Flibbertigibbet: Living Without a Brain

It is not that I am without a brain. The physical brain is still inside my head. But when my hubby died something inside of me broke, snapped in two. I am usually a very capable, goal oriented person. No longer. I can’t focus. I make a plan and then move in a different direction entirely. Writing is hard. Forming a sentence is a challenge, let alone writing a whole book. I forget the way to familiar places when I am driving. In short, I have become a flaky space cadet. I actually prefer the word Flibbertigibbet. It’s a little more fancy, don’t you think. Grief causes a personality change. I’m not who I used to be and I can’t go back to doing what I used to do in any part of my life. When I explained to my grief counselor about the loss of cognitive ability. She said, “Oh there’s a word for that. It’s called grief delirium.” Good to know it’s so common it has a name. For now, I get to be a Flibbertigibbet. No matter how hard I try, sorrow won’t let me get back on track. So I just got to accept it and walk through it. I’m pretty sure I’ll never go back to being the person I was before. I do hope there is enough mending in my mind for me to feel like an intelligent person again. We’ll have to see. Only God knows and he meant for this journey to be long one.

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6 Responses to Flibbertigibbet: Living Without a Brain

  1. Donna M says:

    I lost my Dad after six years of being his caregiver during a difficult illness, and I am still going through exactly what you have described. I fight it when I can and cry when I need to, and get through the days somehow. Please keep writing, your books have been a real joy and inspiration to me!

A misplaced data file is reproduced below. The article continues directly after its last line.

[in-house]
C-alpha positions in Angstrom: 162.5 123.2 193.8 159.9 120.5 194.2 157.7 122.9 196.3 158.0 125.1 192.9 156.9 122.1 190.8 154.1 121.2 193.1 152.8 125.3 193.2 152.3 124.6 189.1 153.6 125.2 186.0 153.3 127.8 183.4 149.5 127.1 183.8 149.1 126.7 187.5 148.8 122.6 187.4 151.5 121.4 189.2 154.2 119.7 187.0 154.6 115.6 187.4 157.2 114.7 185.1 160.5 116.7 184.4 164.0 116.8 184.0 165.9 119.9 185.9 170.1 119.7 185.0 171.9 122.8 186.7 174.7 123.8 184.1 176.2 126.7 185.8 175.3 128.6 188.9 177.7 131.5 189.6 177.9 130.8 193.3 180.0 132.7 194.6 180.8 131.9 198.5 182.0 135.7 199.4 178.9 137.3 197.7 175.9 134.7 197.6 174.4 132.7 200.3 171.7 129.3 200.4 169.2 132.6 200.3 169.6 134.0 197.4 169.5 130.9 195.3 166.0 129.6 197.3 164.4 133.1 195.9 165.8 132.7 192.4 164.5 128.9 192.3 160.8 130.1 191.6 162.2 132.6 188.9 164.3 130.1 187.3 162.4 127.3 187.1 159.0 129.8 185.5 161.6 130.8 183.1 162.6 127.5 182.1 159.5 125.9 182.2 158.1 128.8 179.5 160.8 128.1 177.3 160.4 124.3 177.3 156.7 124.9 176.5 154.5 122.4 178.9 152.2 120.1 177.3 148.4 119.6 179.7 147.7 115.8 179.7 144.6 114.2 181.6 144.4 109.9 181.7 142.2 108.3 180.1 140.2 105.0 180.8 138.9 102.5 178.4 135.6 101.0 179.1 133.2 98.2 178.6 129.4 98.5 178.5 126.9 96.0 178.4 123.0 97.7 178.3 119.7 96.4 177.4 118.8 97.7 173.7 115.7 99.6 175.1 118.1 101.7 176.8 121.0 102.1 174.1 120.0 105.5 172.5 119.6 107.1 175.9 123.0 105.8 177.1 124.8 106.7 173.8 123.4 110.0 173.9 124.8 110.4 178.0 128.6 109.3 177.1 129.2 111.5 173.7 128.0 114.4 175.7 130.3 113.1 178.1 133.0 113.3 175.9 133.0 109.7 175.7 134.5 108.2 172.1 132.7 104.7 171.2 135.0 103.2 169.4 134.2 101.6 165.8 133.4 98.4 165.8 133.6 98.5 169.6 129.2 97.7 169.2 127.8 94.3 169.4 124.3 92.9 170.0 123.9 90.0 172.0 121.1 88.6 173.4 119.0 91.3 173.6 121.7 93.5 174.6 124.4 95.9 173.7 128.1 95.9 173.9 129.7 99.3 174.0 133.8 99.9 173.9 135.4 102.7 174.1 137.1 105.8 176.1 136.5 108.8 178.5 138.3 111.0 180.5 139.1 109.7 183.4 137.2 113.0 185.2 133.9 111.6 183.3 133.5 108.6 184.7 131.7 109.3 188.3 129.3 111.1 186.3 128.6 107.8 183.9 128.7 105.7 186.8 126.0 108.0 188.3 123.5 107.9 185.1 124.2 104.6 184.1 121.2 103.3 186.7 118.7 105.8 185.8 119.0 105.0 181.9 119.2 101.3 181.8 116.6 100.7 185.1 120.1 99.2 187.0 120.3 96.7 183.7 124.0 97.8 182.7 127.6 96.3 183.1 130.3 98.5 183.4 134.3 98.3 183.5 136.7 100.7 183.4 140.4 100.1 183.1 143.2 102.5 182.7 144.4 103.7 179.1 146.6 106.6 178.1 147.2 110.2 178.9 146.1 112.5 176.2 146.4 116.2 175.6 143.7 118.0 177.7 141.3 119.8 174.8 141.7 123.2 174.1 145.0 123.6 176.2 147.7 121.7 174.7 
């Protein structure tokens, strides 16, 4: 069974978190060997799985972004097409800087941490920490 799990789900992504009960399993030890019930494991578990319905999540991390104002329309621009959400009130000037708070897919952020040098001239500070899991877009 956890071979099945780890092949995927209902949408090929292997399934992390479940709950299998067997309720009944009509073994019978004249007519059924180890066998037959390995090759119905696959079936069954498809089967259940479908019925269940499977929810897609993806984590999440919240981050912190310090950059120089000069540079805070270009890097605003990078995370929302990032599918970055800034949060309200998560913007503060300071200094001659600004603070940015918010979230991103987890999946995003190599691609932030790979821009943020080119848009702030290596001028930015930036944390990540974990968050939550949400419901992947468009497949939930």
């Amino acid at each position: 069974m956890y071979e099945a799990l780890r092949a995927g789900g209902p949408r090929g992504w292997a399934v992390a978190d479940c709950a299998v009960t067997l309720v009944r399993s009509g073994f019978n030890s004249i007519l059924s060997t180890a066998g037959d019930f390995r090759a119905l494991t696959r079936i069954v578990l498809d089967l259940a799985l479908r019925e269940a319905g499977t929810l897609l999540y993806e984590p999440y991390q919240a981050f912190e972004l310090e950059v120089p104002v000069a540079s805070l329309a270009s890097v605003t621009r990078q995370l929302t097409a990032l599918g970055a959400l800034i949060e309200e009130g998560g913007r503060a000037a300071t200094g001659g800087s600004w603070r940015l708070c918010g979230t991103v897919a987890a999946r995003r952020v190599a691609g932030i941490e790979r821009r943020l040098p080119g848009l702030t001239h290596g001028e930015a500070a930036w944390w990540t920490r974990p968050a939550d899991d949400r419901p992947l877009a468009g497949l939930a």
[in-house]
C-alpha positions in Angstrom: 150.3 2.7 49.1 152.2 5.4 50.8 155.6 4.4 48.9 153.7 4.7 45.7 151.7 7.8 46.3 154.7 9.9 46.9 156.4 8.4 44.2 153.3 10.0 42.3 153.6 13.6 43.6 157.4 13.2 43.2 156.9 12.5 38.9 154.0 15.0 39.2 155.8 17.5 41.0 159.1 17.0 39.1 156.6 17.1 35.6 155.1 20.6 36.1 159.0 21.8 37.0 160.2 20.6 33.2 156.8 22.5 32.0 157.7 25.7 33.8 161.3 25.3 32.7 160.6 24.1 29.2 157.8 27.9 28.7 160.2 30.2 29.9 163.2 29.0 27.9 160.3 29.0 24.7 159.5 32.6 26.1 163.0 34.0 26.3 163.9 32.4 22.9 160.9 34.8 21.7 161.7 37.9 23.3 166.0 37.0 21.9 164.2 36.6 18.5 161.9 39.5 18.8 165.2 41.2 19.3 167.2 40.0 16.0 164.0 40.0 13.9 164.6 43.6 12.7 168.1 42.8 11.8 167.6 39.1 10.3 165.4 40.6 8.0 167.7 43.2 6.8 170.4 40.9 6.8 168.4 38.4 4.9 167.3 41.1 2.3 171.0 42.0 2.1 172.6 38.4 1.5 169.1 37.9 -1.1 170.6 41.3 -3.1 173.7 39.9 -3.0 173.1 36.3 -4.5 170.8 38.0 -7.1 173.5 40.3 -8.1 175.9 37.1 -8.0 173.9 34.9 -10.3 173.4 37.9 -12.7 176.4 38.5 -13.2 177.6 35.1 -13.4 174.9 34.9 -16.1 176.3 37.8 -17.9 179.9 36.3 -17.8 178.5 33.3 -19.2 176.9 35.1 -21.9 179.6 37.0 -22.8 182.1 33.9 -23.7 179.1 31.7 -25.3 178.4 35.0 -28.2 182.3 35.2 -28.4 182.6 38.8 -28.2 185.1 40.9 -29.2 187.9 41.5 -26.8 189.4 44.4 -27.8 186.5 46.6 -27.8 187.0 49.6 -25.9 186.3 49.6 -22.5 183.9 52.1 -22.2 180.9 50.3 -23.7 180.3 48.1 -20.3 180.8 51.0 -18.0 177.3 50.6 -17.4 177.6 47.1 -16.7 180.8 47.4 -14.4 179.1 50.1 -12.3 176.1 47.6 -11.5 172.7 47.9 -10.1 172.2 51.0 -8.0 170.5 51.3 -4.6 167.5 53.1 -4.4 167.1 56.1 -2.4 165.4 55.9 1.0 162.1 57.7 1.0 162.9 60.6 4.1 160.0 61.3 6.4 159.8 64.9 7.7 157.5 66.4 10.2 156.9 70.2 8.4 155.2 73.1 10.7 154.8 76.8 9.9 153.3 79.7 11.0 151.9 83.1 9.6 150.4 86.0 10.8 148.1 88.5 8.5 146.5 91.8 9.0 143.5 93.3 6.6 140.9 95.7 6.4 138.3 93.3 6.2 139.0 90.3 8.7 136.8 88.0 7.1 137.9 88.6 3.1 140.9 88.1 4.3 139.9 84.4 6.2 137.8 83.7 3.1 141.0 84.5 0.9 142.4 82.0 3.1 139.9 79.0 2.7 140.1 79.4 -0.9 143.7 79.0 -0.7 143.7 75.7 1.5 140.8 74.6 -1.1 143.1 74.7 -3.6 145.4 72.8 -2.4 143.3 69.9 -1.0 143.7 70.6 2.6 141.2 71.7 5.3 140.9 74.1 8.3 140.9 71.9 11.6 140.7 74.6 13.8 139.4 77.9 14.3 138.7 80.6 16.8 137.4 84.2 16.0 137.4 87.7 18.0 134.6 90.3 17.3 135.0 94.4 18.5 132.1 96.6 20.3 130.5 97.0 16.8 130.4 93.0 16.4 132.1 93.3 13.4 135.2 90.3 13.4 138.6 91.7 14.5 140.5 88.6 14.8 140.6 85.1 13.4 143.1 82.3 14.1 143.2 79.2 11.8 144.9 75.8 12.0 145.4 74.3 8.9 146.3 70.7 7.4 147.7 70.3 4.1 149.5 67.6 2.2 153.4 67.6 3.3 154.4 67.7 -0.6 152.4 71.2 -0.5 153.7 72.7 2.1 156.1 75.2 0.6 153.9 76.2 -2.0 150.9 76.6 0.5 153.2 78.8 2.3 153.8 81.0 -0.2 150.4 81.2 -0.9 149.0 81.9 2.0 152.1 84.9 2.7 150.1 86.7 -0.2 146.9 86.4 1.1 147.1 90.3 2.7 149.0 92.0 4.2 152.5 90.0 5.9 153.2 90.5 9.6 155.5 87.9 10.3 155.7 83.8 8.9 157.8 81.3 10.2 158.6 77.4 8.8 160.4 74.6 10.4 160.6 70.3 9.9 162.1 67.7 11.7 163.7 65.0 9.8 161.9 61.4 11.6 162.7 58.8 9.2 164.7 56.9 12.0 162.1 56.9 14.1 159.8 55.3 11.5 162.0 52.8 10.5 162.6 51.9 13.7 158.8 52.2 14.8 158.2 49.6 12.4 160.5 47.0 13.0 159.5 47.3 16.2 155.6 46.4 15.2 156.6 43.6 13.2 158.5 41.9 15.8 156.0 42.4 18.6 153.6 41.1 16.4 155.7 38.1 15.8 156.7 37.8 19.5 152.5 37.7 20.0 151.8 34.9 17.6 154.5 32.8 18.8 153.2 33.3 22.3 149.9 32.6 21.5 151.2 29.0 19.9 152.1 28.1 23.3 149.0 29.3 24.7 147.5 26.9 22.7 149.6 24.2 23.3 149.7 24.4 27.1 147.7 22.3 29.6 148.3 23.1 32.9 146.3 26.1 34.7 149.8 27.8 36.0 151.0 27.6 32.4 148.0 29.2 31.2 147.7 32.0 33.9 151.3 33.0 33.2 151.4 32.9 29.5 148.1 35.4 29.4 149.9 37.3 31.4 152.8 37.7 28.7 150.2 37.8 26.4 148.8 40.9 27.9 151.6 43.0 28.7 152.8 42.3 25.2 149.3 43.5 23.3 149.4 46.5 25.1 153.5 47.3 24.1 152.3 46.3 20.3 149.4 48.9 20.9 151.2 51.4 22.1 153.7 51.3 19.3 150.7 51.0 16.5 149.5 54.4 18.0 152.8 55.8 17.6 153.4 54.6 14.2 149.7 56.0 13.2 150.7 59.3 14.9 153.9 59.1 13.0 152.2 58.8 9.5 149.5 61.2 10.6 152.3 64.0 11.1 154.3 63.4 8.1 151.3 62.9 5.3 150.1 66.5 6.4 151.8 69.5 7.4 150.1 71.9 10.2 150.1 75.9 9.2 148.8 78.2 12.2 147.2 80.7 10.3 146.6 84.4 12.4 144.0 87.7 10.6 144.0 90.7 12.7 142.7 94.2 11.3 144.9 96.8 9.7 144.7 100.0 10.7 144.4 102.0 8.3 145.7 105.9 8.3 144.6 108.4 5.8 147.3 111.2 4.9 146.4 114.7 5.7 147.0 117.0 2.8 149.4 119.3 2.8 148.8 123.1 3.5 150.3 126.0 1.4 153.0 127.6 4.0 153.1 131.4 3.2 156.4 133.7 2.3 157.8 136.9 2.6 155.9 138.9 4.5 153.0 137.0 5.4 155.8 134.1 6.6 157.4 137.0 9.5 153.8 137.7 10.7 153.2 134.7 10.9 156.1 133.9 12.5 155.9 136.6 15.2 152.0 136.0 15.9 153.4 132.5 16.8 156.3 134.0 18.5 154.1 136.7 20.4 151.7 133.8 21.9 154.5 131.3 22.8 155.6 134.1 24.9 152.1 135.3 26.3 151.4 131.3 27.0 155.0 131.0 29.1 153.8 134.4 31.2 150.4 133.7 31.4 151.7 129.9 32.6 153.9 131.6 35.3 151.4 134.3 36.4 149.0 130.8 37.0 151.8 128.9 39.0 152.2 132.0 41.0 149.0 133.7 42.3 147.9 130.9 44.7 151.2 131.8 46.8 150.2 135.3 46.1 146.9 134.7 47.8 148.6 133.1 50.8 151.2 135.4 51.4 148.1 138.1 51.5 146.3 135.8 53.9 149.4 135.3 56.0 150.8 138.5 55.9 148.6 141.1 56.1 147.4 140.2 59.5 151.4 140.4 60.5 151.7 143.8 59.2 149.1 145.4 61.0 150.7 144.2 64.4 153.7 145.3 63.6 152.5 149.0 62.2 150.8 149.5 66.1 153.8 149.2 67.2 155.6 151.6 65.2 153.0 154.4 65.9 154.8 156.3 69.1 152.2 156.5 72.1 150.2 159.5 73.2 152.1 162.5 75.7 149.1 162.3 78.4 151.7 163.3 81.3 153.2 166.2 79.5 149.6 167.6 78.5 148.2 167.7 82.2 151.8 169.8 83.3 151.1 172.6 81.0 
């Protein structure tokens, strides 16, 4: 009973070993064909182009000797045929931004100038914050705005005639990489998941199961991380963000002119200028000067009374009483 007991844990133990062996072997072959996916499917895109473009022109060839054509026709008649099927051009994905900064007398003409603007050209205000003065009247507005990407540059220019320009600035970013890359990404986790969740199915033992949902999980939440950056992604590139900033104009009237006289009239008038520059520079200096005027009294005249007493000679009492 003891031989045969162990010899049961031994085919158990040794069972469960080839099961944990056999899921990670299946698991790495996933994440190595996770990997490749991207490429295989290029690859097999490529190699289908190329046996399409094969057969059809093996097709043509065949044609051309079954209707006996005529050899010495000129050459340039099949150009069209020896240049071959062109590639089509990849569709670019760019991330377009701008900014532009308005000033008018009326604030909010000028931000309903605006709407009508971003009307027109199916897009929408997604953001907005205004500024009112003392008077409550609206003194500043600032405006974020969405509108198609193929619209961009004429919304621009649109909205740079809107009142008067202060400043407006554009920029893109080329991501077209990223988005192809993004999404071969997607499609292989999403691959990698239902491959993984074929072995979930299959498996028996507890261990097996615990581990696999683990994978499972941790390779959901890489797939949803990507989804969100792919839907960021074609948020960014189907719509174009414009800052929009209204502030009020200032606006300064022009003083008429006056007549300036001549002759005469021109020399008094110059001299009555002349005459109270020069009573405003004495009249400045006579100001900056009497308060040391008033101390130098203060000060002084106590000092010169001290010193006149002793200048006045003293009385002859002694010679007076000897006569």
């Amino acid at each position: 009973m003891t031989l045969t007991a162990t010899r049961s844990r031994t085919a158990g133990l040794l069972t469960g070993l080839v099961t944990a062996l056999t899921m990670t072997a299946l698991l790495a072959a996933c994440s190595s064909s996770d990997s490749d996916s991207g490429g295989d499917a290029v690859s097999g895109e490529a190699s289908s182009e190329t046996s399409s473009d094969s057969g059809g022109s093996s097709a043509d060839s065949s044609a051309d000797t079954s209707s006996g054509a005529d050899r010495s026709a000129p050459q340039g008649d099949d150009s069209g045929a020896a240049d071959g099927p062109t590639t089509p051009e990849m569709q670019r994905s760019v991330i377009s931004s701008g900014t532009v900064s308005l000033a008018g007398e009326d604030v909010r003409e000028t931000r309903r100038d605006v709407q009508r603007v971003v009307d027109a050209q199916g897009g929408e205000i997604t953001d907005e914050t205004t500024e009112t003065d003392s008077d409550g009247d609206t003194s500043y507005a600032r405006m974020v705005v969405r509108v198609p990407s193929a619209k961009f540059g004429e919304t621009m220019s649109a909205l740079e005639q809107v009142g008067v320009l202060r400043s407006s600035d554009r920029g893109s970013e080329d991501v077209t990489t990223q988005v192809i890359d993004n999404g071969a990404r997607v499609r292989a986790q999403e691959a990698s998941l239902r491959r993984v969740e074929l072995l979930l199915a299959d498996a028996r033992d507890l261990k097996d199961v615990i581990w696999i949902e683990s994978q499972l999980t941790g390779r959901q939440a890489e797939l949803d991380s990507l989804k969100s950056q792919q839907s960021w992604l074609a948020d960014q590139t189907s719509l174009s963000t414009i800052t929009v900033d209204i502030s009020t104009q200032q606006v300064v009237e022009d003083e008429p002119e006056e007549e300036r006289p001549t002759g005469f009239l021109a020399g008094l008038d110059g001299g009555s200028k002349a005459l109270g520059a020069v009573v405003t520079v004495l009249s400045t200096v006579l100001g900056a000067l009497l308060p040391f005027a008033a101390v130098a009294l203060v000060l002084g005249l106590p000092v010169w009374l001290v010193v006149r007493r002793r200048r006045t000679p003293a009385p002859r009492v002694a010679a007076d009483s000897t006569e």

2. Virginia says:

    This happened to me after my father died. I would go to the grocery store and walk around and forget why I was there or what I meant to buy.
    Hard to believe, but the morning comes when your terrible grief isn’t the first thing you think about when you wake up. Times passes so quickly. Before you know it you will see your beloved hubby again and he’ll be telling you what a good job you’ve done and that he’s proud of you :)
    I came to your website because I read one of your books and enjoyed it. Hope you find your way through the fog to write many, many more :)
    Kindest regards and I’m so sorry for your loss.

  3. Madeleine Hewitt says:

    I felt so sad reading your website about the loss of your husband. He looks like he was a wonderful happy man. I read your book Death of a Garage Sale Newbie and enjoyed your portrayal of strong, clever,funny women of all ages, which is why I checked your website. I hope your children and your faith you show in your book are helping you through this grief. You are a talented author who makes a reader smile, not an easy thing to do in these times.

  4. Liane Canova says:

    Sharon, I am so very sorry for everything you have been and are going through. I have no idea how I would be in a similar situation. I’m putting you on my prayer list.
    You look great by the way.

  5. Birgit Lehmann says:

    Hello Sharon! I hope and pray that you will find your way through this Valley and that you will relize that Jesus never left your side.
    I am very sorry for your loss and even though it will take a long time God will lead you through.
    Your sister in the Lord

  6. Carolyn Raham says:

    I’m so sorry you have lost your husband! Wow, I guess no one knows until they experience this type of loss. Best wishes on continuing your life with the Lord!
    I wanted to make a comment about your exciting book Cold Case Justice.

    Mercy me! All that running and trauma! Great ending, however.

    My humble thoughts, practically speaking here, would not have enhanced the story, but I did think that if these two characters had concealed carry permits, things might have been easier. Self defense is biblical when someone is trying to kill you. However, that would have ruined the story…and we don’t want to do that! Best wishes, Carolyn Raham

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